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4th March 2005


Tech: Steering 101

Real Classic proudly presents a Shed-o-Vision step by step guide to RE Bullet steering head bearing maintenance, with words and pictures from Professor A...

Royal Enfield Bullet steering head bearings maintenance 101

Trail riding and the winter salt and grime can play havoc with your bikes chassis parts.

Here is a very brief beginners' guide to stripping and replacing the steering head bearings on the Royal Enfield Bullet. My bike is a scrambler and has an alloy top yoke but the standard Bullet is very similar.

1) Before doing anything remove the positive cables from the terminal on the battery. Safety first! Place a jack under the front frame tube to raise the front wheel.

Don't forget to reconnect these *before* you spend 45 minutes kicking the bike over when you're finished.

2) Remove the front wheel; this involves disconnecting the speedometer and brake cables. The front wheel on my bike will require further service later to fit new brake shoes.

Frozen meal dishes make great parts trays.

3) Remove front headlamp and remove the lower yoke clamp bolts that also hold the indicators and front nameplate. Remove front mudguard.

Here be dragons.

4) The fork tubes screw into the top yoke. Remove the dust caps from the top of the top yoke with a slotted screwdriver. Looking down into the holes into the fork tubes you can see a hexagonal hole suitable for a very large socket key. It just so happens that the foot rest bar is the same size so this could be used as a socket key. I made up a simple tool using a M8 bolt and two nuts as below instead. Must be the simplest special tool ever!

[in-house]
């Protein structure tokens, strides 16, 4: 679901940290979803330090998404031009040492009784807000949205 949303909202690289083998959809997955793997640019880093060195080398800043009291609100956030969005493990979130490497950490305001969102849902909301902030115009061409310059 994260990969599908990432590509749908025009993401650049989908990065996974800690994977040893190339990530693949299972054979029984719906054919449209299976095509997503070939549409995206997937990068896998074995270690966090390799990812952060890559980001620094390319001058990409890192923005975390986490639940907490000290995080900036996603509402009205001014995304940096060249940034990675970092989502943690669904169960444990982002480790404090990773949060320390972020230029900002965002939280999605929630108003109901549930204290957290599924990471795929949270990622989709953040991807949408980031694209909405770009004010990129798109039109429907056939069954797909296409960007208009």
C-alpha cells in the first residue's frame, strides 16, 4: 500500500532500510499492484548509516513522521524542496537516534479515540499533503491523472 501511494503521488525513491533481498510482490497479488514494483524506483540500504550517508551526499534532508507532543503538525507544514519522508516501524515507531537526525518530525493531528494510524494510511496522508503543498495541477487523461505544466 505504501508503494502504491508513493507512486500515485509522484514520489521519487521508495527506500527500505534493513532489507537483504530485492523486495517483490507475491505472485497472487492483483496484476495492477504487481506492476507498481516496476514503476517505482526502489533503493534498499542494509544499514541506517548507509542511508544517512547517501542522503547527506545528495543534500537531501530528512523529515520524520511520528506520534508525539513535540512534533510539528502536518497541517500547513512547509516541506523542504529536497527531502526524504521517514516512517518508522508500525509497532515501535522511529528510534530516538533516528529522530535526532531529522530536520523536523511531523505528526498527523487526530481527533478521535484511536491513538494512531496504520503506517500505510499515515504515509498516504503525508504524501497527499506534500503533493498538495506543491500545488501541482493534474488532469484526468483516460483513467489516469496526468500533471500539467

The best kind of special tool.
Royal Enfield Stuff on eBay.co.uk

5) Placing the bolt into the fork tube and using a spanner on the nuts you can unscrew the fork tube. Note that looking down on the top yoke you need to turn the bolt clockwise as though you are tightening it up to unscrew the tubes from below.

Chequered tape.

6) With the tubes off I removed the speedometer. The top yoke is retained by two bolts. One is the obvious large central nut near the handle bars and the other is a hidden pinch bolt to stop the top yoke turning on the lower yoke stem.

Italian bike owners should look away now: Gratuitous electrics in view.

With the handlebars and cables removed. Place a cloth over your petrol tank to prevent scratches when removing the handlebars.

Did one just fall out, just then? Did you hear it drop?

7) Remove top yoke and replace ball bearings and re-grease, do the same with the lower yoke and bearings. Use plenty of grease to hold them in place while refitting. Below is a picture of the lower yoke and stem removed with re-packed bearings.

When I do this, grease ends up *everywhere*...

8) Re fit fork tubes with new 'O' rings. Notice the hexagonal socket hole I mentioned before. I keep a set of 'O' rings in the workshop, very handy.

I can't think of a clean caption for this photo.

9) Reassemble in reverse order. Only tighten the top yoke central large nut just enough to take out play in the steering. Too much pressure and you will damage the ball bearings. Tighten the top yoke pinch bolt only after fitting both fork tubes.

Oh to be in England...

Then ride it like you stole it!


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